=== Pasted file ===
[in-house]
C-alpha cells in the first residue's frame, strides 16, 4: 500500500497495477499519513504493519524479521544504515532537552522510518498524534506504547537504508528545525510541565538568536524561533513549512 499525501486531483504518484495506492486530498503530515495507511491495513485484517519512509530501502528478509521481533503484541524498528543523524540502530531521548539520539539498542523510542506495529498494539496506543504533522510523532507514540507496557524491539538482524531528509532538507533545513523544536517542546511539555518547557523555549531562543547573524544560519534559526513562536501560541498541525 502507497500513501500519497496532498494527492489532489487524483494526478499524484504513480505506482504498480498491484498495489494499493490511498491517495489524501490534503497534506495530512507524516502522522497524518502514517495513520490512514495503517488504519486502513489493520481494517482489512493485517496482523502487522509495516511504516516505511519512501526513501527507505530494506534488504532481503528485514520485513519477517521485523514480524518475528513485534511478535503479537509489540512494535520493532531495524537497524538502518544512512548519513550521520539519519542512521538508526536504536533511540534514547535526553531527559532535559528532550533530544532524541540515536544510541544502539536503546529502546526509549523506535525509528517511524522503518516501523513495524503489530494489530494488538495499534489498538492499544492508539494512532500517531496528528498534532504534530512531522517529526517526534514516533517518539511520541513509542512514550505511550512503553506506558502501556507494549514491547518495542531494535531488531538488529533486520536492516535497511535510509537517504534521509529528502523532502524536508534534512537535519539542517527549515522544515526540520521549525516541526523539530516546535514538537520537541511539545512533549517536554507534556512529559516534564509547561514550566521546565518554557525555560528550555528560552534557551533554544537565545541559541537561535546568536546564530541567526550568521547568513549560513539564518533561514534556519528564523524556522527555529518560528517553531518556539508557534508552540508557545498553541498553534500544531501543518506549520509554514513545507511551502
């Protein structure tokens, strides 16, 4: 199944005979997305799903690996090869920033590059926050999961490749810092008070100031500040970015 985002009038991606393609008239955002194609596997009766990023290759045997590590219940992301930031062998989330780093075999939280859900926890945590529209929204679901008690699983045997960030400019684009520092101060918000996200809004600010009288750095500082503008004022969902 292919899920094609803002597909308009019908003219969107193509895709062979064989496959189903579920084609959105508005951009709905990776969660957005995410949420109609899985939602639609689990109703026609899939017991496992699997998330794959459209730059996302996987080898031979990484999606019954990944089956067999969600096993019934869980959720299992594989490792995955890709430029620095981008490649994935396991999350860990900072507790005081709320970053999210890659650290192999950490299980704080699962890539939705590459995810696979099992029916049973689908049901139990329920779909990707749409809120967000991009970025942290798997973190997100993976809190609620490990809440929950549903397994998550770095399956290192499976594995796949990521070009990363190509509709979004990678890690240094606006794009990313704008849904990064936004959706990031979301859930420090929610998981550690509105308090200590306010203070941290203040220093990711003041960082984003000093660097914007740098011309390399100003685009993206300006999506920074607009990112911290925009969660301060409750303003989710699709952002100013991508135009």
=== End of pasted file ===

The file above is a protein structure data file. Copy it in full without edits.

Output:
[in-house]
C-alpha cells in the first residue's frame, strides 16, 4: 500500500497495477499519513504493519524479521544504515532537552522510518498524534506504547537504508528545525510541565538568536524561533513549512 499525501486531483504518484495506492486530498503530515495507511491495513485484517519512509530501502528478509521481533503484541524498528543523524540502530531521548539520539539498542523510542506495529498494539496506543504533522510523532507514540507496557524491539538482524531528509532538507533545513523544536517542546511539555518547557523555549531562543547573524544560519534559526513562536501560541498541525 502507497500513501500519497496532498494527492489532489487524483494526478499524484504513480505506482504498480498491484498495489494499493490511498491517495489524501490534503497534506495530512507524516502522522497524518502514517495513520490512514495503517488504519486502513489493520481494517482489512493485517496482523502487522509495516511504516516505511519512501526513501527507505530494506534488504532481503528485514520485513519477517521485523514480524518475528513485534511478535503479537509489540512494535520493532531495524537497524538502518544512512548519513550521520539519519542512521538508526536504536533511540534514547535526553531527559532535559528532550533530544532524541540515536544510541544502539536503546529502546526509549523506535525509528517511524522503518516501523513495524503489530494489530494488538495499534489498538492499544492508539494512532500517531496528528498534532504534530512531522517529526517526534514516533517518539511520541513509542512514550505511550512503553506506558502501556507494549514491547518495542531494535531488531538488529533486520536492516535497511535510509537517504534521509529528502523532502524536508534534512537535519539542517527549515522544515526540520521549525516541526523539530516546535514538537520537541511539545512533549517536554507534556512529559516534564509547561514550566521546565518554557525555560528550555528560552534557551533554544537565545541559541537561535546568536546564530541567526550568521547568513549560513539564518533561514534556519528564523524556522527555529518560528517553531518556539508557534508552540508557545498553541498553534500544531501543518506549520509554514513545507511551502
């Protein structure tokens, strides 16, 4: 199944005979997305799903690996090869920033590059926050999961490749810092008070100031500040970015 985002009038991606393609008239955002194609596997009766990023290759045997590590219940992301930031062998989330780093075999939280859900926890945590529209929204679901008690699983045997960030400019684009520092101060918000996200809004600010009288750095500082503008004022969902 292919899920094609803002597909308009019908003219969107193509895709062979064989496959189903579920084609959105508005951009709905990776969660957005995410949420109609899985939602639609689990109703026609899939017991496992699997998330794959459209730059996302996987080898031979990484999606019954990944089956067999969600096993019934869980959720299992594989490792995955890709430029620095981008490649994935396991999350860990900072507790005081709320970053999210890659650290192999950490299980704080699962890539939705590459995810696979099992029916049973689908049901139990329920779909990707749409809120967000991009970025942290798997973190997100993976809190609620490990809440929950549903397994998550770095399956290192499976594995796949990521070009990363190509509709979004990678890690240094606006794009990313704008849904990064936004959706990031979301859930420090929610998981550690509105308090200590306010203070941290203040220093990711003041960082984003000093660097914007740098011309390399100003685009993206300006999506920074607009990112911290925009969660301060409750303003989710699709952002100013991508135009």